EDID for ViewSonic Vx2025wm

I recently reinstalled Fedora on my desktop machine, which has (amongst others) a ViewSonic Vx2025wm screen connected to it. It’s an oldie, but still works (quite well).
Unfortunately, Linux just complained that it didn’t get a proper EDID out of it, and refused to activate it – might also explain why Windows doesn’t recognise it as a PnP monitor – I guess the chip fried somewhere along the way.

This was found in the /var/log/messages:

May 16 19:57:29 odin kernel: nouveau 0000:01:00.0: DVI-I-1: EDID is invalid:
May 16 19:57:29 odin kernel: #011[00] BAD 00 ff ff ff ff ff ff 00 5a 63 1d e5 01 01 01 01
May 16 19:57:29 odin kernel: #011[00] BAD 08 10 01 03 80 2b 1b 78 2e cf e5 a3 5a 49 a0 24
May 16 19:57:29 odin kernel: #011[00] BAD 00 50 54 bf ef 80 b3 0f 81 80 81 40 71 4f 31 0a
May 16 19:57:29 odin kernel: #011[00] BAD 01 01 01 01 01 01 21 39 90 30 62 1a 27 40 68 b0
May 16 19:57:29 odin kernel: #011[00] BAD 36 00 b1 0f 11 00 00 1c 00 00 00 ff 00 51 36 59
May 16 19:57:29 odin kernel: #011[00] BAD 30 36 30 38 30 36 38 33 39 0a 00 00 00 fd 00 32
May 16 19:57:29 odin kernel: #011[00] BAD 4b 1e 52 11 00 0a 20 20 20 20 20 20 00 00 00 fc
May 16 19:57:29 odin kernel: #011[00] BAD 00 56 58 32 30 32 35 77 6d 0a 20 20 20 20 00 f4
May 16 19:57:29 odin kernel: nouveau 0000:01:00.0: DRM: DDC responded, but no EDID for DVI-I-1

As you can see, the screen connected on connector DVI-I-1 (remember this!) isn’t returning a valid EDID.

Luckely, it’s rather easy to override your screen’s EDID in Linux, allowing you to serve one from a file ;) as long as you have a copy of said EDID. I didn’t have one, but was able to get my hands on one online. You can download it here:  viewsonic_vx2025wm_edid.bin_.gz (18 downloads)

To activate this (these instructions are for Fedora, but they’ll probably apply to any distro):

  1. Copy it to /usr/lib/firmware/edid (make this directory if needed) – and unpack it
  2. Modify your initramfs to include this firmware, since we’re going to need it early on in the boot.
    Fedora uses dracut – so put this in eg. /etc/dracut.conf.d/viewsonic_edid.conf:
    install_items+=" /usr/lib/firmware/edid/viewsonic_vx2025wm_edid.bin"
  3. Rebuild your initramfs: dracut -f
  4. Assuming you’re using grub, modify your default kernel boot line in /etc/default/grub and append drm.edid_firmware=DVI-I-1:edid/viewsonic_vx2025wm_edid.bin on the line that starts with GRUB_CMDLINE_LINUX. You can find the connector the display is on in the messages output above.
    In the end, mine reads: GRUB_CMDLINE_LINUX="rd.lvm.lv=fedora_odin/root rd.lvm.lv=fedora_odin/swap rhgb quiet drm.edid_firmware=DVI-I-1:edid/viewsonic_vx2025wm_edid.bin"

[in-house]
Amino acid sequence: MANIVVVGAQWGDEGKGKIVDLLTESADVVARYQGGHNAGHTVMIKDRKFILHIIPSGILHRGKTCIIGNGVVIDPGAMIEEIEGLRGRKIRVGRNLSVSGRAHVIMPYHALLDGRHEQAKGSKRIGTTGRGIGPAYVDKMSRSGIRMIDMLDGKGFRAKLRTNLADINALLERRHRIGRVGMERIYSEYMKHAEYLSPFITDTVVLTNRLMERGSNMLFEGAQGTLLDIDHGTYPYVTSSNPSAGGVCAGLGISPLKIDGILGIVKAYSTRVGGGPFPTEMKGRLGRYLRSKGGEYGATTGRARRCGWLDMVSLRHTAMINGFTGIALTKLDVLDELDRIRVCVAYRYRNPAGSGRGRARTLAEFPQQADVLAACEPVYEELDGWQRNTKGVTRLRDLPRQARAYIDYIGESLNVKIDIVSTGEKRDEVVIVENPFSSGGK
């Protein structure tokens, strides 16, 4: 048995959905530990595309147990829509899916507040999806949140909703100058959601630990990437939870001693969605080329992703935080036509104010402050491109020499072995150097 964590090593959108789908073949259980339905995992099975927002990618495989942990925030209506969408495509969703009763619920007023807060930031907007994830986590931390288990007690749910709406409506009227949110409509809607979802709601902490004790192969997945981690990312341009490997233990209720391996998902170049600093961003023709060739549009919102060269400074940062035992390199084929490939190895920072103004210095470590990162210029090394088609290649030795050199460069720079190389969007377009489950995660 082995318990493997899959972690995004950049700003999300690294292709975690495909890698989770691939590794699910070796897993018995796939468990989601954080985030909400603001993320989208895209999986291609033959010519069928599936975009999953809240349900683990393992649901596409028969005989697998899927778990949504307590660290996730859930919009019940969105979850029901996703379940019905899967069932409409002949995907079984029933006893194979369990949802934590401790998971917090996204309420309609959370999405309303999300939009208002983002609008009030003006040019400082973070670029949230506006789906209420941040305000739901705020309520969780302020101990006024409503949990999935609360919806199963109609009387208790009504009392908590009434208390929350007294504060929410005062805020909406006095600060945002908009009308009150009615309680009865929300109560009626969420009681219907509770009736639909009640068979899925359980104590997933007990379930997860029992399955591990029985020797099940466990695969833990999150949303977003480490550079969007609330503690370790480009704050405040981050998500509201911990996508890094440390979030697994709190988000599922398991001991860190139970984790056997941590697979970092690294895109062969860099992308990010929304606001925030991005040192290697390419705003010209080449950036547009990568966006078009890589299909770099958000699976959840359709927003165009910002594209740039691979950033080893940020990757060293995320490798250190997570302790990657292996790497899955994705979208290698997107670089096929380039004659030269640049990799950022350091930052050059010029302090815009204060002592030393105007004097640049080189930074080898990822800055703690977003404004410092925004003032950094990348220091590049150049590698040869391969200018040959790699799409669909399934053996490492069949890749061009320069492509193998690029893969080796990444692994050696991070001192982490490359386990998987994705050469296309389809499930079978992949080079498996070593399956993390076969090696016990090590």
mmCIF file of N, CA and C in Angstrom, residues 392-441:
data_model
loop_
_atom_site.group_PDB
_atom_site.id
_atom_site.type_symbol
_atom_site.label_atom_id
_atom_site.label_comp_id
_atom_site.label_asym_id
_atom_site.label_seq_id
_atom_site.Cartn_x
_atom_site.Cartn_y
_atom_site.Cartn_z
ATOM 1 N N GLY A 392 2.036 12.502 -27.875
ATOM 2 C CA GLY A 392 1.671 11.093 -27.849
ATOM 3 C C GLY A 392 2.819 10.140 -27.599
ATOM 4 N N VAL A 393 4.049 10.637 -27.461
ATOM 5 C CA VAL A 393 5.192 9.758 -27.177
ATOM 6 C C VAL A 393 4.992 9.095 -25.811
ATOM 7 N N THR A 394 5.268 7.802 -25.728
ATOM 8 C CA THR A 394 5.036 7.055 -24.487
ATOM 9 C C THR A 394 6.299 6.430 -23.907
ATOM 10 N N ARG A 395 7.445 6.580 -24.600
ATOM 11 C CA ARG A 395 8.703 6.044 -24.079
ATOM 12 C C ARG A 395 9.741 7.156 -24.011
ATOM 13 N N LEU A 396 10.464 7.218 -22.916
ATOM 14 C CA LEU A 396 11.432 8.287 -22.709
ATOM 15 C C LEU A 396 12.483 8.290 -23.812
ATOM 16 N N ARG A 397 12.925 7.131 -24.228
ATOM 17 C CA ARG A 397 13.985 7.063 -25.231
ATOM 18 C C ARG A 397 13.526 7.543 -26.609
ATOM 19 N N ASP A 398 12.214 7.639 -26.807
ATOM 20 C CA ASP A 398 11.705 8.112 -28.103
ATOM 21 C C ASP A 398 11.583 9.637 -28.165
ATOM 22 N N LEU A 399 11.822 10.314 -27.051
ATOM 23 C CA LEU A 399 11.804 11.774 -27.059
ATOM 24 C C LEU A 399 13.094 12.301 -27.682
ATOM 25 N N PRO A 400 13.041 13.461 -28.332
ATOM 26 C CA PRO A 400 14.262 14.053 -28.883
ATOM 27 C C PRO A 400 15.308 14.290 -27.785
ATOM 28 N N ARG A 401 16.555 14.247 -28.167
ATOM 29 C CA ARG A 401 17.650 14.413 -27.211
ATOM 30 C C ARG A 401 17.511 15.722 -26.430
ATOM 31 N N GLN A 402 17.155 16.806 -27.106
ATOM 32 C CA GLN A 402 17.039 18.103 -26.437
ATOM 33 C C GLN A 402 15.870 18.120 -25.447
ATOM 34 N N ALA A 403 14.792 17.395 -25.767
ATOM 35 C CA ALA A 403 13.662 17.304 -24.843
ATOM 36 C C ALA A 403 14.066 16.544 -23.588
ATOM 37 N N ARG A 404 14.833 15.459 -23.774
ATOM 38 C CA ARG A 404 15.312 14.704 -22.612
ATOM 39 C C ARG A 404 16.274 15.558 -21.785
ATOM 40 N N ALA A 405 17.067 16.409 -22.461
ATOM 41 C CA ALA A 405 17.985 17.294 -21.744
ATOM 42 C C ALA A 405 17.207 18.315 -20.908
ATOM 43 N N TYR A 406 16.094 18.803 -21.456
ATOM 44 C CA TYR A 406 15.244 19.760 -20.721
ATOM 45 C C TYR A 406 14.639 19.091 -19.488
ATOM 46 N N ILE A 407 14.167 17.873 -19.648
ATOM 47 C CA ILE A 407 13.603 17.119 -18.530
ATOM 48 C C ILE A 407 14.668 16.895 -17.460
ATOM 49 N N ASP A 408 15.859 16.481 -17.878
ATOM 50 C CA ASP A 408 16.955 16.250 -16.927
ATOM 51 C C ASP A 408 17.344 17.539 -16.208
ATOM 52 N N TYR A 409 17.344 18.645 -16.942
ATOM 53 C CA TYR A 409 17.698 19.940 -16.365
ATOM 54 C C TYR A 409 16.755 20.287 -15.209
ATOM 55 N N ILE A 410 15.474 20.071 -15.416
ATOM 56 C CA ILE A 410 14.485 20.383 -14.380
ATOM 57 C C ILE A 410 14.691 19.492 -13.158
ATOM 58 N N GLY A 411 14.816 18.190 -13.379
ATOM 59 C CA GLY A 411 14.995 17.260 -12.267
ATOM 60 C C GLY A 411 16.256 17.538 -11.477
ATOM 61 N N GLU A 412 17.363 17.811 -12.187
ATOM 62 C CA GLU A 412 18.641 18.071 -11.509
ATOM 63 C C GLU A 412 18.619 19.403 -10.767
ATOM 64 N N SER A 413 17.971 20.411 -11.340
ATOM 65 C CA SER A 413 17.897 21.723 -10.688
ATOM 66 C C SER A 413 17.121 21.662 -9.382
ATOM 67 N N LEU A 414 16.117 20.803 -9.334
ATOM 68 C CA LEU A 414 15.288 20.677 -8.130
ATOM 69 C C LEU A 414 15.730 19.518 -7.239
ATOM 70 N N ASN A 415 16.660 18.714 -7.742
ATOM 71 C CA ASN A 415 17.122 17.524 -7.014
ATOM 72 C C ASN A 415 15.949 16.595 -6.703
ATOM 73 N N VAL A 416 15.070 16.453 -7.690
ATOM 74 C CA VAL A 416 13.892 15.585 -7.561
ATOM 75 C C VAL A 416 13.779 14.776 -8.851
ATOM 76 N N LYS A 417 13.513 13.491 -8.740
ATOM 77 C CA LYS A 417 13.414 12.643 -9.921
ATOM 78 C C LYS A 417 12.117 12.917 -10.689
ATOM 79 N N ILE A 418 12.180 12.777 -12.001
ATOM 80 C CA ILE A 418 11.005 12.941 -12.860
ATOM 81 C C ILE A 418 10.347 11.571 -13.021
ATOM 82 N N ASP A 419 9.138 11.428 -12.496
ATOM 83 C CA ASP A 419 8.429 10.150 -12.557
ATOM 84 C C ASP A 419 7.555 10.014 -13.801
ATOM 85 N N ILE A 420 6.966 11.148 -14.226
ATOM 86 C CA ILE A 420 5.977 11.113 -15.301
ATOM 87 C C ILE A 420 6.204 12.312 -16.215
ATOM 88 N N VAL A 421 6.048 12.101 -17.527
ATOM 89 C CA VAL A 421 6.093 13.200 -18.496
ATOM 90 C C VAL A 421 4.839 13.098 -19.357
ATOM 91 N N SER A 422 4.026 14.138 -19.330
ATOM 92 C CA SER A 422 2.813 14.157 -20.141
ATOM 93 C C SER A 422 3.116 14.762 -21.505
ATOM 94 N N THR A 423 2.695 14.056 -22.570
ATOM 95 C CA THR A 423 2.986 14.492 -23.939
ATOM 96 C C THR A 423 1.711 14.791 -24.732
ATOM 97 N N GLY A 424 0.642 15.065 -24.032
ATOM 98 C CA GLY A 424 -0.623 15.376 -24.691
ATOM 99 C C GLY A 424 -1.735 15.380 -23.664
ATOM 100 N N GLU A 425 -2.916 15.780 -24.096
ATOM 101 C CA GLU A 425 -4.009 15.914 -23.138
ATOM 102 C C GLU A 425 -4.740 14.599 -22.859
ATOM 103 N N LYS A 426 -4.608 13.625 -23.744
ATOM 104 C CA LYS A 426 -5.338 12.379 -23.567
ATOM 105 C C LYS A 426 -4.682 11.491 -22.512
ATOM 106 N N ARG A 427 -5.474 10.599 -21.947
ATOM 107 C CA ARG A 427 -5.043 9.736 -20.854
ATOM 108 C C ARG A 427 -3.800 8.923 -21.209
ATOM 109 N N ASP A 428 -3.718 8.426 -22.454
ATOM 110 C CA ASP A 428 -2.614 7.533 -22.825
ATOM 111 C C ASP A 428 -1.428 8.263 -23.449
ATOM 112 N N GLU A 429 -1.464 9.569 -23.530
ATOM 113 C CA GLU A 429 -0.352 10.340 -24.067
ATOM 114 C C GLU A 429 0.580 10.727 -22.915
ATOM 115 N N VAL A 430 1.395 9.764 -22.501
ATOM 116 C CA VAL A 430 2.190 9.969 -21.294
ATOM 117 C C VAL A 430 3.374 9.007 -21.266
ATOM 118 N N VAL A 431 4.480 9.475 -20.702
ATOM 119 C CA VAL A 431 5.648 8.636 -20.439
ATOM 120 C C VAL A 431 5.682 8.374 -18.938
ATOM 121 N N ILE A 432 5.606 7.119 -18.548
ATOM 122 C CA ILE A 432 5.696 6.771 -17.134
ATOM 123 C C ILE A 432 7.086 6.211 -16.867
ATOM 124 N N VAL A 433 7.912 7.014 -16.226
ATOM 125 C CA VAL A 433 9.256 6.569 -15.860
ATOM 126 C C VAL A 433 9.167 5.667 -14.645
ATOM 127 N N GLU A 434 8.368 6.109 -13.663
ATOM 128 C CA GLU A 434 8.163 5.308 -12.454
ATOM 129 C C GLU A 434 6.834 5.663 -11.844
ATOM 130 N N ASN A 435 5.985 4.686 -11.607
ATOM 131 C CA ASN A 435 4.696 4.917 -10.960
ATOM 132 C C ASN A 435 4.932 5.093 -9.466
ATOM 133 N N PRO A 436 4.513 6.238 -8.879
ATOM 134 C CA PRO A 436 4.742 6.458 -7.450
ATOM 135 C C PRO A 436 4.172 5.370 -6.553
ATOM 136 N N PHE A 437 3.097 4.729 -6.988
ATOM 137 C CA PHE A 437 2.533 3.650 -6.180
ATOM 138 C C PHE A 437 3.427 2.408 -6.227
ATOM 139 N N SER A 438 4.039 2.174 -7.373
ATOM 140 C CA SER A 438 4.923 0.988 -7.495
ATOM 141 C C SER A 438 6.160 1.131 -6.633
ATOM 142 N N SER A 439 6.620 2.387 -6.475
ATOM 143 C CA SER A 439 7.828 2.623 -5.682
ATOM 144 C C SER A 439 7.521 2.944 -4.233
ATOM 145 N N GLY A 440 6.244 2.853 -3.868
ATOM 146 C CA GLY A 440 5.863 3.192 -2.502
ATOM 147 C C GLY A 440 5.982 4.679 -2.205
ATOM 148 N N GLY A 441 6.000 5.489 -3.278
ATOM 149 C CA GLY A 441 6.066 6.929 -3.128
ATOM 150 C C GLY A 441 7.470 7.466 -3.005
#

5. Regenerate your grub config. For UEFI booting systems, use grub2-mkconfig > /boot/efi/EFI/fedora/grub.cfg, otherwise use grub2-mkconfig > /boot/grub2/grub.cfg.
  6. Reboot

And that should be it – the screen should activate now.

(for Windows, you can take a look here)

Hibernate after suspend (on Fedora)

I recently found out that Windows has this nice feature where, after suspending your laptop, it’ll go to hibernate after a while to preserve battery. Seems like a really cool feature, saves your battery too, so I wanted it on my linux installation. I’m using Fedora 27 right now.

To get it working, you’ll first need to verify that your suspend to ram and suspend to disk actually work. There are plenty of articles on the web that can guide you through it.

The solution is relatively easy, thanks to the internet ;) I got most of the info here, on the ArchLinux forums / wiki. create the following systemd unit file (in /etc/systemd/system), called suspend-to-hibernate.service. After some testing I ended up with this file:

[Unit]
Description=Delayed hibernation trigger
Documentation=https://bbs.archlinux.org/viewtopic.php?pid=1420279#p1420279
Documentation=https://wiki.archlinux.org/index.php/Power_management
Conflicts=hibernate.target hybrid-sleep.target
Before=sleep.target
StopWhenUnneeded=true

[Service]
Type=oneshot
RemainAfterExit=yes
Environment="WAKEALARM=/sys/class/rtc/rtc0/wakealarm"
Environment="SLEEPLENGTH=+30min"
ExecStart=-/usr/bin/sh -c 'echo -n "alarm set for "; date +%%s -d$SLEEPLENGTH | tee $WAKEALARM'
ExecStop=-/usr/bin/sh -c '\
 alarm=$(cat $WAKEALARM); \
 now=$(date +%%s); \
 if [ -z "$alarm" ] || [ "$now" -ge "$alarm" ]; then \
 echo "hibernate triggered"; \
 systemctl hibernate; \
 else \
 echo "normal wakeup"; \
 fi; \
 echo 0 > $WAKEALARM; \
'

[Install]
WantedBy=sleep.target

Afterwards, enable it through systemctl enable suspend-to-hibernate.service; start it through systemctl start suspend-to-hibernate.service and you should be good to go.